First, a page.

Daniel Fletcher Webster, commonly known as Fletcher Webster (July 25, 1818 in Portsmouth, New Hampshire – August 30, 1862) was the son of renowned politician Daniel Webster and Grace Fletcher Webster. He was educated at Dartmouth College. During his father's first term as Secretary of State, Fletcher served as Chief Clerk of the United States State Department which, at the time, was the second most powerful office in the State Department. As Chief Clerk, he delivered the news of President William Henry Harrison's death to the new President, John Tyler.
During the Civil War, Webster served as colonel of the 12th Massachusetts Volunteer Infantry. The unit was known in the Army of the Potomac as "The Webster Regiment" in honor of their commander. While reinforcing Union forces attempting to repel Longstreet's counterattack, Webster was mortally wounded on Chinn Ridge in defense of Henry House Hill in the Second Battle of Bull Run on August 30, 1862. A memorial boulder stands in Manassas National Battlefield Park in Colonel Webster's honor. A memorial to the Webster Regiment stands in Gettysburg National Park. Webster graduated Boston Latin School circa 1829 and Harvard in the class of 1833. He is memorialized on the marble PRO PATRIA shield in the lobby of the Boston Latin School. Fletcher Webster married Caroline S. White on 11 November 1836. They raised two sons, Daniel (April 1840 - 2 September 1865) and Ashburton (7 December 1847 - 7 February 1879), and four daughters but three died in childhood. His third daughter Caroline W. Webster (24 October 1845 - 16 August 1884) married James Geddes Day.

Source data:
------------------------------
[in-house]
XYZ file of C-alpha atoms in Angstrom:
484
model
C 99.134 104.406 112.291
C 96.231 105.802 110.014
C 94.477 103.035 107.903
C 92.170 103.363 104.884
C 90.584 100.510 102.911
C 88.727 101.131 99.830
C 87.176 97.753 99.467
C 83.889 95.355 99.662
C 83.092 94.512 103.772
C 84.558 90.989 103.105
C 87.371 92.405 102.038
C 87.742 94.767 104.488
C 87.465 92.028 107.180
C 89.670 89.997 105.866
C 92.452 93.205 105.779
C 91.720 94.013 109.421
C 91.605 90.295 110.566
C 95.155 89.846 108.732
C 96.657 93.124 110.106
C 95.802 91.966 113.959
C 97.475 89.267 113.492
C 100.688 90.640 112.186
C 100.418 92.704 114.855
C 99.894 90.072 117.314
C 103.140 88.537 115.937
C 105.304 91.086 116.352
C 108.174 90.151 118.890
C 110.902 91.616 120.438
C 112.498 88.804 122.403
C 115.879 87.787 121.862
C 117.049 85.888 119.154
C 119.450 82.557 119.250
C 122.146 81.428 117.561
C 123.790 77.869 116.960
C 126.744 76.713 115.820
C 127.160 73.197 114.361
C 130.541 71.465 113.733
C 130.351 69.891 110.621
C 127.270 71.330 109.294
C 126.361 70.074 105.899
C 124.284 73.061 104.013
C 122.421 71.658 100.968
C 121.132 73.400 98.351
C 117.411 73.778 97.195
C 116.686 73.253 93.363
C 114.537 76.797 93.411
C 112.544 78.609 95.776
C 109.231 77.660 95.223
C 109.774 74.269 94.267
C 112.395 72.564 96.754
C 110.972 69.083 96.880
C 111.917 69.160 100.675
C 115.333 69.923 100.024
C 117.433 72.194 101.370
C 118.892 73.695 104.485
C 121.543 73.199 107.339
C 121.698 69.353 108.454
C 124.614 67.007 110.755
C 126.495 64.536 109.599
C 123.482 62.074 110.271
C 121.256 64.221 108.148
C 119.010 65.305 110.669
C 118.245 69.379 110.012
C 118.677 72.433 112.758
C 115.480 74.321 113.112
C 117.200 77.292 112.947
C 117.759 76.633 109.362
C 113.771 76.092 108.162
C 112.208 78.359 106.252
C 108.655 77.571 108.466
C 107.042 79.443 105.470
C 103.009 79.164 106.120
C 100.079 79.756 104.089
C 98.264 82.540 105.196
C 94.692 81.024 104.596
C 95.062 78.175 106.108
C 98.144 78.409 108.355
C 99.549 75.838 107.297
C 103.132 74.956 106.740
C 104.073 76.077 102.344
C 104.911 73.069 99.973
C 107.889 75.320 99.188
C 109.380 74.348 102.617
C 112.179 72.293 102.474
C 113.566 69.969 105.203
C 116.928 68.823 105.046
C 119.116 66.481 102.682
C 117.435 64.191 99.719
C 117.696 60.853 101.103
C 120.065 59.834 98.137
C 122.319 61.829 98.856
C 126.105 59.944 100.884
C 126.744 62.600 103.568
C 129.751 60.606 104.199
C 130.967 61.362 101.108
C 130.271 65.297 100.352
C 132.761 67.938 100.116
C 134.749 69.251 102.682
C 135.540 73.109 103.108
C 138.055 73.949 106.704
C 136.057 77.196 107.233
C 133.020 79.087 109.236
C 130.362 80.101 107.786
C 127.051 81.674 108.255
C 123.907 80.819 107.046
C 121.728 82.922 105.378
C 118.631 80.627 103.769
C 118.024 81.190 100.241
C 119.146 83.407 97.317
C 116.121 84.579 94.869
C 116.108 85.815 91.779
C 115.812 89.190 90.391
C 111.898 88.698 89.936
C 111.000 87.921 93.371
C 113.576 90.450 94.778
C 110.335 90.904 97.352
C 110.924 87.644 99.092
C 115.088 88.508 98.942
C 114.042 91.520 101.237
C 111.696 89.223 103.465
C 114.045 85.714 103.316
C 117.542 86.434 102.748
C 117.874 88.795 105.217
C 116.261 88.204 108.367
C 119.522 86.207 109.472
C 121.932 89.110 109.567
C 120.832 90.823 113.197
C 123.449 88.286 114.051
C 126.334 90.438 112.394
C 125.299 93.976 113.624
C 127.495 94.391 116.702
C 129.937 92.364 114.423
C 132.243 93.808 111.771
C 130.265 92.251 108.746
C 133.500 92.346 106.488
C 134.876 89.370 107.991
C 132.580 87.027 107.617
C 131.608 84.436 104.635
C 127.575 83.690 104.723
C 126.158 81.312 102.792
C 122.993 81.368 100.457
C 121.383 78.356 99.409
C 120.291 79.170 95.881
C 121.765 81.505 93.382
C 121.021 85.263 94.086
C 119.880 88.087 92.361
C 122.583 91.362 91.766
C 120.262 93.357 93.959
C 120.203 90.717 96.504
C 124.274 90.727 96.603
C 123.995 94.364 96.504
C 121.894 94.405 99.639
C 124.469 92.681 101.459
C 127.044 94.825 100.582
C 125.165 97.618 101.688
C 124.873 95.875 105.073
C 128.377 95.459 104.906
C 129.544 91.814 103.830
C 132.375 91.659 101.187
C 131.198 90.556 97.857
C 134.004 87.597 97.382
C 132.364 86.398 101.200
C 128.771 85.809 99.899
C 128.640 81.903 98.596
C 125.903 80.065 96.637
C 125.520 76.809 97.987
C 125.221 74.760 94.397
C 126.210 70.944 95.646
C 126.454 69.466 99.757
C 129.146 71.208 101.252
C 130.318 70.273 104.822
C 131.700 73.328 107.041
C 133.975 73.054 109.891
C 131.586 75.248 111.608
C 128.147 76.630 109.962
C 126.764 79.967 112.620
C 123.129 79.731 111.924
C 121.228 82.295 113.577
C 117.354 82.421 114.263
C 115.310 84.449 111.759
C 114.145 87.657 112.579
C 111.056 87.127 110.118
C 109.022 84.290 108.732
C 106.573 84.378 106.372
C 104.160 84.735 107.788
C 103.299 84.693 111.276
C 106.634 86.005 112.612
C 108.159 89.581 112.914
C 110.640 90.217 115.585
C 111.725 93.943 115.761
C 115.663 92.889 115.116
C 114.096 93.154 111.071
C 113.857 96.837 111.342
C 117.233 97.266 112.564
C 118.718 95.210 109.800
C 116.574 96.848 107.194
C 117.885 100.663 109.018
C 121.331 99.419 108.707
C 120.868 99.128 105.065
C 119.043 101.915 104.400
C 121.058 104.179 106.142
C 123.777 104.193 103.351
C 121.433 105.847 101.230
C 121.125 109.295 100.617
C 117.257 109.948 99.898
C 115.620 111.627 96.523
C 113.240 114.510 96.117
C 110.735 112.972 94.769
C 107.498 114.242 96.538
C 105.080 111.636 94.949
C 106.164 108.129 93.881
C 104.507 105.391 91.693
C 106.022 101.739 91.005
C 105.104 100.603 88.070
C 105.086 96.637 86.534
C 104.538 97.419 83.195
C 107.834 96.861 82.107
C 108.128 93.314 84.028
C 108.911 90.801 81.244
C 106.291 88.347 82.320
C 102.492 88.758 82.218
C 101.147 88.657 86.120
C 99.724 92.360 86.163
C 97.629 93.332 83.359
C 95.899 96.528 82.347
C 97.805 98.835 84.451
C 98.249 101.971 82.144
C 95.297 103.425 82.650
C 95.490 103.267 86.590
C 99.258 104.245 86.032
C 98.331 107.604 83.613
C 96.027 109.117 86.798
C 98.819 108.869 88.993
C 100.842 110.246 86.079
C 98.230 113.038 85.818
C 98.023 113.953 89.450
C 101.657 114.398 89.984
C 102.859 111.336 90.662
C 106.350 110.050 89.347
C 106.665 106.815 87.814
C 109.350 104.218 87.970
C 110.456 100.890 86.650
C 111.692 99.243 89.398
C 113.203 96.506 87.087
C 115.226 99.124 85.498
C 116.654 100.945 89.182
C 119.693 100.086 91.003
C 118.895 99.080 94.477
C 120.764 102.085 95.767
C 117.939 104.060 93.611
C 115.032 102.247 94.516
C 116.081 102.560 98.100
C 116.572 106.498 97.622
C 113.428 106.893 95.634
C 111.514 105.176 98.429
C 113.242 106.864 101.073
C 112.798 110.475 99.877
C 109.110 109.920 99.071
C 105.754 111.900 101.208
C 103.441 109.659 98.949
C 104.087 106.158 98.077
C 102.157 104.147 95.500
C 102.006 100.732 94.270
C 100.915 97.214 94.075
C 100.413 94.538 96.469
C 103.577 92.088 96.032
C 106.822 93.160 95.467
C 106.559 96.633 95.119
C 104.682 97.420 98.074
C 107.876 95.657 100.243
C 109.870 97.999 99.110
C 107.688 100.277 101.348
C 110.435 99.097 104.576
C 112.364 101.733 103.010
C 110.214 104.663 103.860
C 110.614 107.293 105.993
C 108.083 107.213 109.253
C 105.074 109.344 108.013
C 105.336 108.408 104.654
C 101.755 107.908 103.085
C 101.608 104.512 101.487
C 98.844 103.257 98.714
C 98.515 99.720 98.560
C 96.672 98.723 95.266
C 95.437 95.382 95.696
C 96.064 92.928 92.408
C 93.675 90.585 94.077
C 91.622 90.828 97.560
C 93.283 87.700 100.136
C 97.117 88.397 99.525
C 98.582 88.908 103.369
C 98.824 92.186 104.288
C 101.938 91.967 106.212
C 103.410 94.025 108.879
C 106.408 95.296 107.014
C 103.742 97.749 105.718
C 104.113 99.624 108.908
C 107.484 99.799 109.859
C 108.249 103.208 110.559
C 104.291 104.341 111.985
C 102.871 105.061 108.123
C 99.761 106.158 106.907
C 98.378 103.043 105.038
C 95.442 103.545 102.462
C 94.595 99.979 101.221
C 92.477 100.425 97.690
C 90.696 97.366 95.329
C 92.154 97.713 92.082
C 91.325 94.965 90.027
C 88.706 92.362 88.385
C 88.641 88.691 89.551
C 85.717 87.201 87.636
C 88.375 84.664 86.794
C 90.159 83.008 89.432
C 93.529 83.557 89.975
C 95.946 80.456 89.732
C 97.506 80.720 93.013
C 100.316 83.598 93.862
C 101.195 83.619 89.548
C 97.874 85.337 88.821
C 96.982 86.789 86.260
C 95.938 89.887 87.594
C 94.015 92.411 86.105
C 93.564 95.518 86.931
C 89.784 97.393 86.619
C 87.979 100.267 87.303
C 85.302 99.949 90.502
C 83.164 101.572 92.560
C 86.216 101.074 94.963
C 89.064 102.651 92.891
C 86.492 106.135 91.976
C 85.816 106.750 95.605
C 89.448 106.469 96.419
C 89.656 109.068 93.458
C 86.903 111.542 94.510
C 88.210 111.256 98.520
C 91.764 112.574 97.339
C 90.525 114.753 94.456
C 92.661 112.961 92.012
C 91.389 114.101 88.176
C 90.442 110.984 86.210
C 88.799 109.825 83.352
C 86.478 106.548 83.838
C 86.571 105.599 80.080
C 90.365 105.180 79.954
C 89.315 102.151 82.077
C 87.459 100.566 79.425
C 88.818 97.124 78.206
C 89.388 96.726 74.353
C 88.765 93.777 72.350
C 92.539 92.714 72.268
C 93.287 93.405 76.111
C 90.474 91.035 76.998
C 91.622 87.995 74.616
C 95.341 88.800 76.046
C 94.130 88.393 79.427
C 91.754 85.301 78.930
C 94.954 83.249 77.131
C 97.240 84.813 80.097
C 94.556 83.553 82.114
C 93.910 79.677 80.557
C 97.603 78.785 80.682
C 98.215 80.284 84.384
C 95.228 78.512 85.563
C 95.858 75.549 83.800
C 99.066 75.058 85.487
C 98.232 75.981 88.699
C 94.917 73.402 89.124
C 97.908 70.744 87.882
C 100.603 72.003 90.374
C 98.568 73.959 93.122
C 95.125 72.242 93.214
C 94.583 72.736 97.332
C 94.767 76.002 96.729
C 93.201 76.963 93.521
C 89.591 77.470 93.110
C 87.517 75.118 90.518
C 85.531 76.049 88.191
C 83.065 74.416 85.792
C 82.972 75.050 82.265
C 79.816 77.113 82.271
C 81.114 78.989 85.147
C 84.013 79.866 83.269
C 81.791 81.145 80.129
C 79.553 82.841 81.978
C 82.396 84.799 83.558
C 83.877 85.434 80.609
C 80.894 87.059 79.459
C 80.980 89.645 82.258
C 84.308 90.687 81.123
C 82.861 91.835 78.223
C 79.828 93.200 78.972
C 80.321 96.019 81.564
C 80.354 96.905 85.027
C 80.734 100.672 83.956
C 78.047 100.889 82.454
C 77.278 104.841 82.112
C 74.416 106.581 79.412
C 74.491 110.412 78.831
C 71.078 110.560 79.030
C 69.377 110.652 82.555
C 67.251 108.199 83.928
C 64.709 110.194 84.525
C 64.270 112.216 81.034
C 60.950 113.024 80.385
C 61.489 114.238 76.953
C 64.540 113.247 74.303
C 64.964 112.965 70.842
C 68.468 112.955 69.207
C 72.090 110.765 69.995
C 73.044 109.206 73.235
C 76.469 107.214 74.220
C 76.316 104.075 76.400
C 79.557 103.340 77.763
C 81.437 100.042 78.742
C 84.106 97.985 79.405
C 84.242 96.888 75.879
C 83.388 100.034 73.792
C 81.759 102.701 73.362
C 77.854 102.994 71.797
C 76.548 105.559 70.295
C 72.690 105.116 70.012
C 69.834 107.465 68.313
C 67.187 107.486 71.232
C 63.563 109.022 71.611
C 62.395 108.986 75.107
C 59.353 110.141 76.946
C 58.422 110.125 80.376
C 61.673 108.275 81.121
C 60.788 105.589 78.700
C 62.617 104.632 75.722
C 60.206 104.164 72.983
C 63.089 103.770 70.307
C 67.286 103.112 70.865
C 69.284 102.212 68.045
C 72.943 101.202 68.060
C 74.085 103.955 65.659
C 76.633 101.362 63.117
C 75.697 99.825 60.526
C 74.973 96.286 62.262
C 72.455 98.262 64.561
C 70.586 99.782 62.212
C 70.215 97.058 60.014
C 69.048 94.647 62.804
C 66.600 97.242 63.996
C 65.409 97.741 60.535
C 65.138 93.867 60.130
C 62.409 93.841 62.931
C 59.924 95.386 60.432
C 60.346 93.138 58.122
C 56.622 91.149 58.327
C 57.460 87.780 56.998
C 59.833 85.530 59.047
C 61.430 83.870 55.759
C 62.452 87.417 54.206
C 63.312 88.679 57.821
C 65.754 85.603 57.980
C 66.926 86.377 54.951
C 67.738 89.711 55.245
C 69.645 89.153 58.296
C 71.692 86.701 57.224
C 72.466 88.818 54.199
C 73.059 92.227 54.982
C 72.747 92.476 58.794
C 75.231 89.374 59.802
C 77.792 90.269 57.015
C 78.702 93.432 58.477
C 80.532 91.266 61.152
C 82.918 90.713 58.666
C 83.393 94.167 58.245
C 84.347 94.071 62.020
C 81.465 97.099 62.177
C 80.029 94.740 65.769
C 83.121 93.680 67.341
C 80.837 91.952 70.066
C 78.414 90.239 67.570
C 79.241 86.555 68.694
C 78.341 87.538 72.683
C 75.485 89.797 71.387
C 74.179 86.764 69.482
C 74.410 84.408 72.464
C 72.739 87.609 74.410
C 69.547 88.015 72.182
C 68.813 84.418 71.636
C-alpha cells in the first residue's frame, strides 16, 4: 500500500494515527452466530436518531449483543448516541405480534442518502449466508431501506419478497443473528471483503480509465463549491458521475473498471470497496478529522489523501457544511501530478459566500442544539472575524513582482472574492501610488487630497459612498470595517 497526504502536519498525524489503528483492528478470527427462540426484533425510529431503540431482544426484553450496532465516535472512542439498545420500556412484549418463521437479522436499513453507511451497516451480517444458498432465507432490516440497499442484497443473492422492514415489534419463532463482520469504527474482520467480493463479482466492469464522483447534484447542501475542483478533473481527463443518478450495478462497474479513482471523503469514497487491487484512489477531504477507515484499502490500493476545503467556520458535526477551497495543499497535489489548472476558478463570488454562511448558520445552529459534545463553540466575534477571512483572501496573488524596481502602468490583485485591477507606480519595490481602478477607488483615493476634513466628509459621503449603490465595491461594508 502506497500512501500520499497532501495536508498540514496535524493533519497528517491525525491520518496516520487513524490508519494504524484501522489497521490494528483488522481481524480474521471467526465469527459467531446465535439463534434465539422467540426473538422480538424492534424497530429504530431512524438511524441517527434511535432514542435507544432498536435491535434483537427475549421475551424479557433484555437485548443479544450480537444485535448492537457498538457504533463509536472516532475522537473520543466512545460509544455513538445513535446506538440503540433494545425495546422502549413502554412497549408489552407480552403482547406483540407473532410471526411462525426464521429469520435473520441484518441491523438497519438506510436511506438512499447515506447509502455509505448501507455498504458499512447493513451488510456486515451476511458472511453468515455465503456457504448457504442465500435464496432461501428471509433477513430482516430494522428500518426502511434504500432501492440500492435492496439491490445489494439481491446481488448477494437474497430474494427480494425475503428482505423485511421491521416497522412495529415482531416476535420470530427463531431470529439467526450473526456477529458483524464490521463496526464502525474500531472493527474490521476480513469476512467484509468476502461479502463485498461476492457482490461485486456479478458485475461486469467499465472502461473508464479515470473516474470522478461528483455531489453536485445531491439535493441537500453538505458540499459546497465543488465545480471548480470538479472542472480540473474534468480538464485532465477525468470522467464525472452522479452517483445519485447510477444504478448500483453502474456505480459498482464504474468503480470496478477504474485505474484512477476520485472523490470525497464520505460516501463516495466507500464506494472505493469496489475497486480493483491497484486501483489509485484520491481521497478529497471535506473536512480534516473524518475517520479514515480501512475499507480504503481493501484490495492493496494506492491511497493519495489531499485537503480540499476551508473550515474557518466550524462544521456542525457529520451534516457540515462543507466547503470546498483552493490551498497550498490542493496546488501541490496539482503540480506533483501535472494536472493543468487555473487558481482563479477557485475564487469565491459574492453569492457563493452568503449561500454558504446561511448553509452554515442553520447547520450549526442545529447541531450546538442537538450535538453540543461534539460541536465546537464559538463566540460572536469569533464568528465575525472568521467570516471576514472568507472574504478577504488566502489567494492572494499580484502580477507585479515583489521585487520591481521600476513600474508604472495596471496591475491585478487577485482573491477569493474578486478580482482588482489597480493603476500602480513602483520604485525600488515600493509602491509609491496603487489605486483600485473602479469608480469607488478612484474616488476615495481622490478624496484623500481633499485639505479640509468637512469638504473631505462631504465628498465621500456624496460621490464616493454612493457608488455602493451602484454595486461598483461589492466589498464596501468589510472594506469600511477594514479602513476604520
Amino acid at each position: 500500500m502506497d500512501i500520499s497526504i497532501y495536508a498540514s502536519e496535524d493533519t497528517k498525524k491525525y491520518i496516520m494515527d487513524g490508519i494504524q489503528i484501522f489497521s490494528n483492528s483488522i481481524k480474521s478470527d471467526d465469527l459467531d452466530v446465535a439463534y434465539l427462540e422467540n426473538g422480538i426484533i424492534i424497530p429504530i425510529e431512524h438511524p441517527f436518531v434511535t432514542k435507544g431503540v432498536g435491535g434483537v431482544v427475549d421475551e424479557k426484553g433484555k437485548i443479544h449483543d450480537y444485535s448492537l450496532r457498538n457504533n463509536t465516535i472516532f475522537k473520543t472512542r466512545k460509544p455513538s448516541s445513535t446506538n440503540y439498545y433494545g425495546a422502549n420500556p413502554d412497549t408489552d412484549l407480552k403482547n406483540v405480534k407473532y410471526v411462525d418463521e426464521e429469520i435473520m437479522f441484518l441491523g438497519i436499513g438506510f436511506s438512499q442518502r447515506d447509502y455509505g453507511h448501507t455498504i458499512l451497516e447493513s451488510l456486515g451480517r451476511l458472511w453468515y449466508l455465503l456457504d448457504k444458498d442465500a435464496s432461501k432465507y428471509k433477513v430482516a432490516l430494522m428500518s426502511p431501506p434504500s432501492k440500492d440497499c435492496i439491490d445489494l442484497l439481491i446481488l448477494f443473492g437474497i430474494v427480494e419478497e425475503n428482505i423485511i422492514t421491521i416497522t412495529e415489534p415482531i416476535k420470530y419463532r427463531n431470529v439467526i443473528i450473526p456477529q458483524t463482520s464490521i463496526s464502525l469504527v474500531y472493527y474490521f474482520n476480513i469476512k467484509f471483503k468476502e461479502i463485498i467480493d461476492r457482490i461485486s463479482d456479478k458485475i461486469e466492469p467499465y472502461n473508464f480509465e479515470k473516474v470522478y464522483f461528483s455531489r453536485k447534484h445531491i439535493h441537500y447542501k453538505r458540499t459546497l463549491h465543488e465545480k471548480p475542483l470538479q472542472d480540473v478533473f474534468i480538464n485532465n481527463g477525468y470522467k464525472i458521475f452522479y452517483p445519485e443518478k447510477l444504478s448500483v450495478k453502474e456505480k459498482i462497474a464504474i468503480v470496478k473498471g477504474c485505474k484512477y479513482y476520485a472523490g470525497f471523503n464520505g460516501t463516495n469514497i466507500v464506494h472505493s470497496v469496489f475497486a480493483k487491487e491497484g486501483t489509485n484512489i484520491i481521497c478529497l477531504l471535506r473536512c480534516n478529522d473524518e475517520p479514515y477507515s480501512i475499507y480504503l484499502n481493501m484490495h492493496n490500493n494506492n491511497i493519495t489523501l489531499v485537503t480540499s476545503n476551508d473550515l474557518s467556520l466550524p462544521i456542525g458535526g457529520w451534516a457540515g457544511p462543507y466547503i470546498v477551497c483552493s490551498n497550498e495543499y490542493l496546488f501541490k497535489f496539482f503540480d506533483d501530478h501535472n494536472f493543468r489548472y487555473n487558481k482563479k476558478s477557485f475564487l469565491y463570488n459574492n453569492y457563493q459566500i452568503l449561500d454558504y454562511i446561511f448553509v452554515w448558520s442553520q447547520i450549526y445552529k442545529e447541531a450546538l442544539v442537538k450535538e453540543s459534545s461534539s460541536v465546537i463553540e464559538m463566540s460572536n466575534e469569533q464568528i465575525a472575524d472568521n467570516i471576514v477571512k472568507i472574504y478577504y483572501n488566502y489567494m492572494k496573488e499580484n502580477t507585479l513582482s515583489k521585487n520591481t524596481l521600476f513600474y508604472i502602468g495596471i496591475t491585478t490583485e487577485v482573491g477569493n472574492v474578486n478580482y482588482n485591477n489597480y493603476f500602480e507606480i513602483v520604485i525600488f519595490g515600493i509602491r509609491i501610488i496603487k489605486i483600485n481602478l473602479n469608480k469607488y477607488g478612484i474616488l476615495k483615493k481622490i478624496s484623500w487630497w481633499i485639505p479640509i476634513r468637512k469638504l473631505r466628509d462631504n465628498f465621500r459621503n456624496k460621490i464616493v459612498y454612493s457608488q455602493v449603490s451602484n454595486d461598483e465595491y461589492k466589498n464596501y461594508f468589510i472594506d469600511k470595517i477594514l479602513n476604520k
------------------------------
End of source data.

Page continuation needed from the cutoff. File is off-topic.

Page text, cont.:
- Appletons' annual cyclopaedia and register of important events of the year: 1862. New York: D. Appleton & Company. 1863. p. 671.
- History of the Twelfth Massachusetts Volunteers by Benjamin F. Cook, page 159
Jacob L. Martin
|Chief Clerk of the United States State Department
March 6, 1841 – April 23, 1843
William S. Derrick
|This article about a person of the American Civil War is a stub. You can help Wikipedia by expanding it.|
- History of the Twelfth Massachusetts Volunteers (Webster Regiment) by Lieutenant-Colonel Benjamin F. Cook page 159.